Two Gunshots: A Visual Summary of Protagonists’ Favored Explanations

Francis Gagnon
November 29, 2013

Walt Bogdanich and Glenn Silber have written a gripping article in the New York Times about the suspicious circumstances of Michelle O’Connell’s death, in September 2010. It was published on the front page and, on the web, it’s given special treatment with audio, video and graphics. It remains however a complex article, sometimes hard to follow due to the number of protagonist, their complex relationships and changing positions. I counted 39 people referred to by name, and a host more of people mentioned only by title. 

Hours after reading it, the article was still on my mind and I started imagining a visual organization that would clarify who falls on which side, and show two points made in the article: the people who favor the suicide explanation are mostly colleagues of Jeremy Banks, and there have been a lot of questionable methods employed in this case. So I made the following cheat sheets, a companion piece to the article to help the reader make sense of it. It took about six hours.

I draw one main lesson on the limits of the visual medium: it’s hard to be as nuanced as in full text. The structure of my document puts people on either side — suicide or murder — making it difficult to represent nuanced positions about certain aspects of the case. The hardest decision was to exclude the special prosecutor Brad King and his two investigators, Bill Gladson and John Tilley, even though their refusal to prosecute is seen as confirmation of the suicide theory by the St. Johns County Police. As written in the article, “Mr. King never explicitly stated that Ms. O’Connell had killed herself. He simply concluded that there was not sufficient evidence to bring charges.” For the same reason, I excluded the anonymous blogger Cloudwriter because she says “Never did I say Jeremy did it.”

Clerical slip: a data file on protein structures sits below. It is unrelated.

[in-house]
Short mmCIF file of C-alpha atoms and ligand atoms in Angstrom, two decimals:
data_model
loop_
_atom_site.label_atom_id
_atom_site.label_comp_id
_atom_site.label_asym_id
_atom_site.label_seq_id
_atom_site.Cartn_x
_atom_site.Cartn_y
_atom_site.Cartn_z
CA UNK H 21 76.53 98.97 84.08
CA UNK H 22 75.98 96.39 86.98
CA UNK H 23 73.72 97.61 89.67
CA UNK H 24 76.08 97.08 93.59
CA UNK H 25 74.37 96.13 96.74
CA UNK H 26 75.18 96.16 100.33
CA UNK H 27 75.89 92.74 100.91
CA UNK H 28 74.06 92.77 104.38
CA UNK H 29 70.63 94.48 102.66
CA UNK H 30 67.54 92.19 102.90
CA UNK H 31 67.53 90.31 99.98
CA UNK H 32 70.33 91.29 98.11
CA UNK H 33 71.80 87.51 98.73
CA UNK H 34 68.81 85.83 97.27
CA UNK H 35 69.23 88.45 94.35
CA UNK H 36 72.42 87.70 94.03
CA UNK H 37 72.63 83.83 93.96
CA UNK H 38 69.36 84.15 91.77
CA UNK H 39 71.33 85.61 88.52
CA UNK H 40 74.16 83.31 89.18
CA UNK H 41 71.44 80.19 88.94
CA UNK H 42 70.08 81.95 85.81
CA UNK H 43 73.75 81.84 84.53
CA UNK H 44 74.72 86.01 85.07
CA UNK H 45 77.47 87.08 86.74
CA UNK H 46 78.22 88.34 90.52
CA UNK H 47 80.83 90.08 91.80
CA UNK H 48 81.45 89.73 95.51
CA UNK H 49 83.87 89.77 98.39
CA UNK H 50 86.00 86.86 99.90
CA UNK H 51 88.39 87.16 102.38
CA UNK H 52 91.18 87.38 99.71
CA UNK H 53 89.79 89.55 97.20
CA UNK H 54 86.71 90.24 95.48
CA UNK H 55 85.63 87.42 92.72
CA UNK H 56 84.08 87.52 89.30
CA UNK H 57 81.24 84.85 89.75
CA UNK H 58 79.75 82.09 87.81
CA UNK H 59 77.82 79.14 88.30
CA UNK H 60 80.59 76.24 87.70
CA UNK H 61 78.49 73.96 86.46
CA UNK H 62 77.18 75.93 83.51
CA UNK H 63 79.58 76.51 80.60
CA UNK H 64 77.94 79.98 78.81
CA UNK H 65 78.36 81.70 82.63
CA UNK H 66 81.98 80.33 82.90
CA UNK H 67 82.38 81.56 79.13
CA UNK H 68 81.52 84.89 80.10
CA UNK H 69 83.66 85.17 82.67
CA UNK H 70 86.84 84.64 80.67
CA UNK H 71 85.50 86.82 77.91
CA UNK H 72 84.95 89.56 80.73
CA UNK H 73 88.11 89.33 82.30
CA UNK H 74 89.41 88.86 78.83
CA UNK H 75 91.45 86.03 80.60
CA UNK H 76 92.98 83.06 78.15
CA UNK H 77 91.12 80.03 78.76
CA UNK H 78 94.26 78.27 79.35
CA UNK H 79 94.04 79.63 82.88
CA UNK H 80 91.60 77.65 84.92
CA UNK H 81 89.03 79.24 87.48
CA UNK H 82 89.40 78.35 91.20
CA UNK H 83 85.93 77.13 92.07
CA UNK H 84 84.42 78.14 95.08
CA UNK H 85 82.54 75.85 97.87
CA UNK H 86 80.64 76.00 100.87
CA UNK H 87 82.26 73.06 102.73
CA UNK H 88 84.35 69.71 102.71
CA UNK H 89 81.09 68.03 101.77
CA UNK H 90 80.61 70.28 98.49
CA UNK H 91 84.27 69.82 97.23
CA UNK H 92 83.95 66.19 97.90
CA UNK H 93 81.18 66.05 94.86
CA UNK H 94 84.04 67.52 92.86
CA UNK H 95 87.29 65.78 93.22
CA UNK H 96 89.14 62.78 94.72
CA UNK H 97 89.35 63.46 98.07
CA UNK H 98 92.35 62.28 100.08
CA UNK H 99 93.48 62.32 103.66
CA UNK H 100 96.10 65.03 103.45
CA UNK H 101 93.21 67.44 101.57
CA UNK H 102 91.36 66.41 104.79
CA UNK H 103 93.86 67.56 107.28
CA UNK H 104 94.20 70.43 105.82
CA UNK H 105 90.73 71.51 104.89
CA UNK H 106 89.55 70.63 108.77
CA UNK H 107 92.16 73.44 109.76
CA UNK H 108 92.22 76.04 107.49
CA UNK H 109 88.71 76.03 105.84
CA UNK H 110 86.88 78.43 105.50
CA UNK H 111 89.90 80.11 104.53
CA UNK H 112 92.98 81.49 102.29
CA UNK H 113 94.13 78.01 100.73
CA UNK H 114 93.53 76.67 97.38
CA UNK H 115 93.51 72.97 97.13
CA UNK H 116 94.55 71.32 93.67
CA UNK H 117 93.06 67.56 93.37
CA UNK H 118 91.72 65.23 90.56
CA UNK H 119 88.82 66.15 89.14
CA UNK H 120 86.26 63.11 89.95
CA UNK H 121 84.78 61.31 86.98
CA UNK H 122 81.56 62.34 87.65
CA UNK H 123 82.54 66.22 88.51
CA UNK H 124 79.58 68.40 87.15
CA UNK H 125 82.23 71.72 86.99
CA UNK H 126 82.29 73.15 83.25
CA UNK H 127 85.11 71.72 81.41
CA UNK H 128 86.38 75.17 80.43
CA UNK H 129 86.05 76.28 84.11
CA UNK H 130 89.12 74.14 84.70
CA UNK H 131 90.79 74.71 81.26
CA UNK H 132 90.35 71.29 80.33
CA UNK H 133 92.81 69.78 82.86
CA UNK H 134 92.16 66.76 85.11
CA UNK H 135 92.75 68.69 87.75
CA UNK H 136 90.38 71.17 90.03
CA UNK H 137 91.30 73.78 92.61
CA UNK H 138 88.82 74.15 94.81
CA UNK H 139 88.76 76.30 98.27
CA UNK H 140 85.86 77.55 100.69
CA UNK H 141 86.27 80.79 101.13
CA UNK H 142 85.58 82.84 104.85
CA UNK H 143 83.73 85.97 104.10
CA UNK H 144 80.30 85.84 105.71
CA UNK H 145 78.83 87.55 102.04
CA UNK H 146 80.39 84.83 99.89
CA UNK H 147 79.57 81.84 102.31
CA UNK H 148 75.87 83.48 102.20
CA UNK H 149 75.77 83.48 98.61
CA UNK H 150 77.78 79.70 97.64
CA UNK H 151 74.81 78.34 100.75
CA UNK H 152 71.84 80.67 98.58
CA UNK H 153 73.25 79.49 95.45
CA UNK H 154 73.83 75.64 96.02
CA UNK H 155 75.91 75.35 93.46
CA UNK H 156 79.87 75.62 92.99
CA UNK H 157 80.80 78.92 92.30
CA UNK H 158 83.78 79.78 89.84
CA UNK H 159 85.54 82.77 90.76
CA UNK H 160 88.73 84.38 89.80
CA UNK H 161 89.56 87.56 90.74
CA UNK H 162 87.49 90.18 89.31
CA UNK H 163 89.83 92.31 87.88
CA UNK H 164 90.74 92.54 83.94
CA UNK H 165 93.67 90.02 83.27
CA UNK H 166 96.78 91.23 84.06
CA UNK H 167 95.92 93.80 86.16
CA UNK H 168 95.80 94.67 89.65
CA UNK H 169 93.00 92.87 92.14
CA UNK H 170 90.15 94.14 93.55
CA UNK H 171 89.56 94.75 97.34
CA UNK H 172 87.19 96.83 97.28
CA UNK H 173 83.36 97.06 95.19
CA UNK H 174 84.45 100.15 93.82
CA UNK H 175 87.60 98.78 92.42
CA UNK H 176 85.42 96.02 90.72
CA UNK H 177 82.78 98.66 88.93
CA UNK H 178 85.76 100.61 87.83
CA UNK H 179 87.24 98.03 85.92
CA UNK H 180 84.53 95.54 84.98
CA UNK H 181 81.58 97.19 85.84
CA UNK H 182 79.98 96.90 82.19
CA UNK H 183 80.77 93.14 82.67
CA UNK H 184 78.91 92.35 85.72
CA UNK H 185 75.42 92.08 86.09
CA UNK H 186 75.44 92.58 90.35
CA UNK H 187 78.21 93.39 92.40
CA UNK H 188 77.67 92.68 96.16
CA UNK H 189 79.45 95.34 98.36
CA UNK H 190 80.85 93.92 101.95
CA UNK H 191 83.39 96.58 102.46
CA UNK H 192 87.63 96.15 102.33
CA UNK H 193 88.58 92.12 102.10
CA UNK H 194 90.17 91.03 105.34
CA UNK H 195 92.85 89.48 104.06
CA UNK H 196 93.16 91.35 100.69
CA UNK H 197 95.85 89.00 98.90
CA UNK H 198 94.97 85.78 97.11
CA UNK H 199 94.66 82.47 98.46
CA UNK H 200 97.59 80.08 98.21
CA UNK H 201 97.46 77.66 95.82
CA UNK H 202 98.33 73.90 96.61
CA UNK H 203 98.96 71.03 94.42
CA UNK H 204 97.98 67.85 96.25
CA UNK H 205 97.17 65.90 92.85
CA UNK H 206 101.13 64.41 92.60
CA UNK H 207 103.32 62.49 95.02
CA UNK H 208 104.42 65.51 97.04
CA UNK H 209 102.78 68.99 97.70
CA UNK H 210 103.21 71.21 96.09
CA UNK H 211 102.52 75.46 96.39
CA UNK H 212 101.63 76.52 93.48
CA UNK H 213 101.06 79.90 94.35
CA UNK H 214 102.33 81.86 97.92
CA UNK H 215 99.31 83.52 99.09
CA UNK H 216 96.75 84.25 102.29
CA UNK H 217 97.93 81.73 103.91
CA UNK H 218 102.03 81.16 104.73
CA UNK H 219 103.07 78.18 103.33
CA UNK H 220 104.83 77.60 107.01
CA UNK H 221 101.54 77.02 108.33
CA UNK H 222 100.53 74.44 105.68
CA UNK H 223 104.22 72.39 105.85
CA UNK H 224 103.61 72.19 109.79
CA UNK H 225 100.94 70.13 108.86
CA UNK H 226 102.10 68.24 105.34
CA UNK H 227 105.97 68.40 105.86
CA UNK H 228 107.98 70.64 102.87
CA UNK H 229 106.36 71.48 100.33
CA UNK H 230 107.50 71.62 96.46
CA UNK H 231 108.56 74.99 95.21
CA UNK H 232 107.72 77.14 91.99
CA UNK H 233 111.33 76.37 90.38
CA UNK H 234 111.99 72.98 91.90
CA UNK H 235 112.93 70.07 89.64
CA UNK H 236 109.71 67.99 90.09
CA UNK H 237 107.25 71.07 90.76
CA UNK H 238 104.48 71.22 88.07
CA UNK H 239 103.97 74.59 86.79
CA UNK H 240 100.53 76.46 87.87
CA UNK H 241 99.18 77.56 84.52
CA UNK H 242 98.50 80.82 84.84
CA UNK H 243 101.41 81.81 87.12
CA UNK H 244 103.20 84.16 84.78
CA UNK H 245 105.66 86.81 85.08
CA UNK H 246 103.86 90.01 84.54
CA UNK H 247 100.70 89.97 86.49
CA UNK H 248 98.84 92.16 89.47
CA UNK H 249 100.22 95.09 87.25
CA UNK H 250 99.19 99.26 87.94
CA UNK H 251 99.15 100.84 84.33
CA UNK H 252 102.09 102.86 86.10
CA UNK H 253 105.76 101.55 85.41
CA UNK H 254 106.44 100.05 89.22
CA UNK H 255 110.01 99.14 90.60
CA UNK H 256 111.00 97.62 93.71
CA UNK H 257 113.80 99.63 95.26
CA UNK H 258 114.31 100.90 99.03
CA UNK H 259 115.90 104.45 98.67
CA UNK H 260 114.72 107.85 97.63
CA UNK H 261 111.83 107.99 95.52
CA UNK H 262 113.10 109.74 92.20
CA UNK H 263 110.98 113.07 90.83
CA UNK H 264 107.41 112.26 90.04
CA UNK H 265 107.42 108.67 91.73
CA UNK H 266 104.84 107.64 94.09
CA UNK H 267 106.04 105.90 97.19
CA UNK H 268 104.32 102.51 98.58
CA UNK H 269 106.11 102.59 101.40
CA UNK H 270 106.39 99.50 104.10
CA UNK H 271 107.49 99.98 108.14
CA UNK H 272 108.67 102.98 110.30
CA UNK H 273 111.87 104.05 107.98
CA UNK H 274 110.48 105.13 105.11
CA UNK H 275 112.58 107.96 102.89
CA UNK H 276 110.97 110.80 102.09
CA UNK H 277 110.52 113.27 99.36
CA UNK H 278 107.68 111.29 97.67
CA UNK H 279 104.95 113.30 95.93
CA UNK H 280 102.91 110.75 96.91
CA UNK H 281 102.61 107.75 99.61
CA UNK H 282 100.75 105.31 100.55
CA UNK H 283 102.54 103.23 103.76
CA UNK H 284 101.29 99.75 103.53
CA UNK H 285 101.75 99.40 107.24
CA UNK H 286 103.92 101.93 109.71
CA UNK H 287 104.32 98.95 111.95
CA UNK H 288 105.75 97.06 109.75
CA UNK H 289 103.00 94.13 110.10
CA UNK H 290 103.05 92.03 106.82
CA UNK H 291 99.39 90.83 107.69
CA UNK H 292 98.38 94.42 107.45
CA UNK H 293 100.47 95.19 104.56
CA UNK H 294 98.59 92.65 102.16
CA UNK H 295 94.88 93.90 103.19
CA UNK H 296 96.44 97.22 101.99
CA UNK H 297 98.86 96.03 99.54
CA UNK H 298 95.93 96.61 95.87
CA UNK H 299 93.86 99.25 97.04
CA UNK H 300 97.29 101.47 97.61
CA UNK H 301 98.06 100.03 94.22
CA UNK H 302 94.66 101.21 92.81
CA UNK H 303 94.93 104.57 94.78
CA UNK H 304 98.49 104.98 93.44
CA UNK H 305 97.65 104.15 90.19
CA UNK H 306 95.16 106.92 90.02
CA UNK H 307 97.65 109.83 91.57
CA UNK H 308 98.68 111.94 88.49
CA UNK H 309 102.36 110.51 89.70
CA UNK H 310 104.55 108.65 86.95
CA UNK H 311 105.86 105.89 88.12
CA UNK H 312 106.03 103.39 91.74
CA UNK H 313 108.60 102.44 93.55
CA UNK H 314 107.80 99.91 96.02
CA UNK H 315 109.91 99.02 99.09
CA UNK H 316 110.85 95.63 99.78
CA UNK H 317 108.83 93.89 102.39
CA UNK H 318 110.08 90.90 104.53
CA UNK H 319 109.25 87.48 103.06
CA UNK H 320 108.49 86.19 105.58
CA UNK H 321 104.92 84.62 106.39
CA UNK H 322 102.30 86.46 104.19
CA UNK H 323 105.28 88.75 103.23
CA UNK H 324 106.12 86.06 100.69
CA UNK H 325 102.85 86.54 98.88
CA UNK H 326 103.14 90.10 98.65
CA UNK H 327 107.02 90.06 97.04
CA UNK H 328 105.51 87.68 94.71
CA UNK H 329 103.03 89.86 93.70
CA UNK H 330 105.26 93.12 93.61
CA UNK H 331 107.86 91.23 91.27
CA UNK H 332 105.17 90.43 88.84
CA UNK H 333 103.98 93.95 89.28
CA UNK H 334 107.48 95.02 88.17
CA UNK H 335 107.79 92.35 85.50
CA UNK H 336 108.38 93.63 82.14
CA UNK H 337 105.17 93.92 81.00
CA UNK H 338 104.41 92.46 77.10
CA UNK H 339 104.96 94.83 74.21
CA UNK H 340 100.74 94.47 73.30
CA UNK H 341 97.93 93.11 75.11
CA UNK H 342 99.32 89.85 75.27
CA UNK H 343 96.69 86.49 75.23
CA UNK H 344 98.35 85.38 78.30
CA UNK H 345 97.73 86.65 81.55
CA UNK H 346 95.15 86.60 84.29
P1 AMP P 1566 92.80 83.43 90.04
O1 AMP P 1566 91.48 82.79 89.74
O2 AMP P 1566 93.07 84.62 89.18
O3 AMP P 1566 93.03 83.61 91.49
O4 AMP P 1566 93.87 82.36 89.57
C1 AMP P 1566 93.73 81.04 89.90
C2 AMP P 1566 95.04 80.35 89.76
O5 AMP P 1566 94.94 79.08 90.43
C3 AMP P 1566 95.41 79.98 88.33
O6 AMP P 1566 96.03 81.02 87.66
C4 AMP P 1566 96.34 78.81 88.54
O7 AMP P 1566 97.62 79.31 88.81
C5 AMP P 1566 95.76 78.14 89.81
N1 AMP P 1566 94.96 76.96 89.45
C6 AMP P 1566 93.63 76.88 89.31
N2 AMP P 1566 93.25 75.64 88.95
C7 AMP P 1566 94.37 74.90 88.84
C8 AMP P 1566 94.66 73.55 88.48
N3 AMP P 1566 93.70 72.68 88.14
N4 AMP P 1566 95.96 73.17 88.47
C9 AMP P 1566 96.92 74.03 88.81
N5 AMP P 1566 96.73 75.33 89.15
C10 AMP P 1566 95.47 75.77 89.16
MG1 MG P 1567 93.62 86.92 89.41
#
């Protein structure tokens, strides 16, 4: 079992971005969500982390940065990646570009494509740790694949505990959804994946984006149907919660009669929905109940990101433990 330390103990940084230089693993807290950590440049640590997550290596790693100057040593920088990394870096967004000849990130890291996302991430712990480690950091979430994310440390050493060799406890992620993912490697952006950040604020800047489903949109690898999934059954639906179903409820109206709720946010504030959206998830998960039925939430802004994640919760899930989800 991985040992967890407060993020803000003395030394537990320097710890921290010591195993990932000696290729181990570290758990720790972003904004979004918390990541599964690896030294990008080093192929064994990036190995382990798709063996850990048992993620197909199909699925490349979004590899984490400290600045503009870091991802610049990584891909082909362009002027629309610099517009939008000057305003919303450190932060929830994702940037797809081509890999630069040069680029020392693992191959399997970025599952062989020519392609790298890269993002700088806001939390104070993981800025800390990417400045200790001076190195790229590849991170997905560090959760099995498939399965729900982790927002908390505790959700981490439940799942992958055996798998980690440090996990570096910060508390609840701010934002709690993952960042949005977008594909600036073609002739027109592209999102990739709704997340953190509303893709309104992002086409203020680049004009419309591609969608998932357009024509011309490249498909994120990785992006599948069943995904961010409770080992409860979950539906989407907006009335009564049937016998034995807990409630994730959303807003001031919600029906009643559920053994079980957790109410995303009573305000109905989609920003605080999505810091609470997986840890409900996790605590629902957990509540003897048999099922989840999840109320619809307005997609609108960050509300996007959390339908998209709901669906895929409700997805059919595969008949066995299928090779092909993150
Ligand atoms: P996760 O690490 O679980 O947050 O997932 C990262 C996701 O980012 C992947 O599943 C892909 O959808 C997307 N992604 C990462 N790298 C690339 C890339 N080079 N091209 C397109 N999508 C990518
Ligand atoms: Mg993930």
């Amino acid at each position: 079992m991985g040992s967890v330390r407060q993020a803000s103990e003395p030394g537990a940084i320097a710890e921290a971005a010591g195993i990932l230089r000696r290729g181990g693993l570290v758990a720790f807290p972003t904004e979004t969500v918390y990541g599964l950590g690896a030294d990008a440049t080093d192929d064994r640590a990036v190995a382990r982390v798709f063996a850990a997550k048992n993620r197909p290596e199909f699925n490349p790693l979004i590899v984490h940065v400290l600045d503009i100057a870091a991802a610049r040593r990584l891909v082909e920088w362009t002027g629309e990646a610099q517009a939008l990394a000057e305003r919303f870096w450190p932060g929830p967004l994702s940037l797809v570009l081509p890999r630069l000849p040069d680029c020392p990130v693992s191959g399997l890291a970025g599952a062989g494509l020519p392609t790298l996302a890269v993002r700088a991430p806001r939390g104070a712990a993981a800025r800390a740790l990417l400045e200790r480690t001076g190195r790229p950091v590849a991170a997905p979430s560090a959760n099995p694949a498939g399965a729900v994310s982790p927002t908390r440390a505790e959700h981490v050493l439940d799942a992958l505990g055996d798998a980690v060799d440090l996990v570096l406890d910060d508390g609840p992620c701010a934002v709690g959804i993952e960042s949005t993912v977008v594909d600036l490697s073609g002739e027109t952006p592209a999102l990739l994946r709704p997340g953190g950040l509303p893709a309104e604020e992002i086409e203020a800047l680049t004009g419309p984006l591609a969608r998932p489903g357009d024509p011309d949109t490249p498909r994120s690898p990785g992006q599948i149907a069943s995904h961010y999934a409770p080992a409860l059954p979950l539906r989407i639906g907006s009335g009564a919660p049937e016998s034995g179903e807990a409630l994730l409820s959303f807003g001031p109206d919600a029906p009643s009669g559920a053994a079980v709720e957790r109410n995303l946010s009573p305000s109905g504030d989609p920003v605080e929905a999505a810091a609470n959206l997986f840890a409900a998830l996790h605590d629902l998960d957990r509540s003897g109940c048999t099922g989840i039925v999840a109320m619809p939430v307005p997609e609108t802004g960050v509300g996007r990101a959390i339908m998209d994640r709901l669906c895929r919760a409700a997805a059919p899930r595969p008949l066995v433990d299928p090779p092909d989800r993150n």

I chose to organize the protagonists because their positions seemed central to the article, but it feels like the timeline and even the arguments, with their strengths and weaknesses could benefit from similar treatment. 

The New York Times article deserves to be read widely and not lost in the Thanksgiving celebrations. Hopefully this visual can help more people understand it.

Picture of Francis Gagnon

Francis Gagnon

Francis Gagnon is an information designer and the founder of Voilà: (2013), a data visualization agency specialized in sustainable development.

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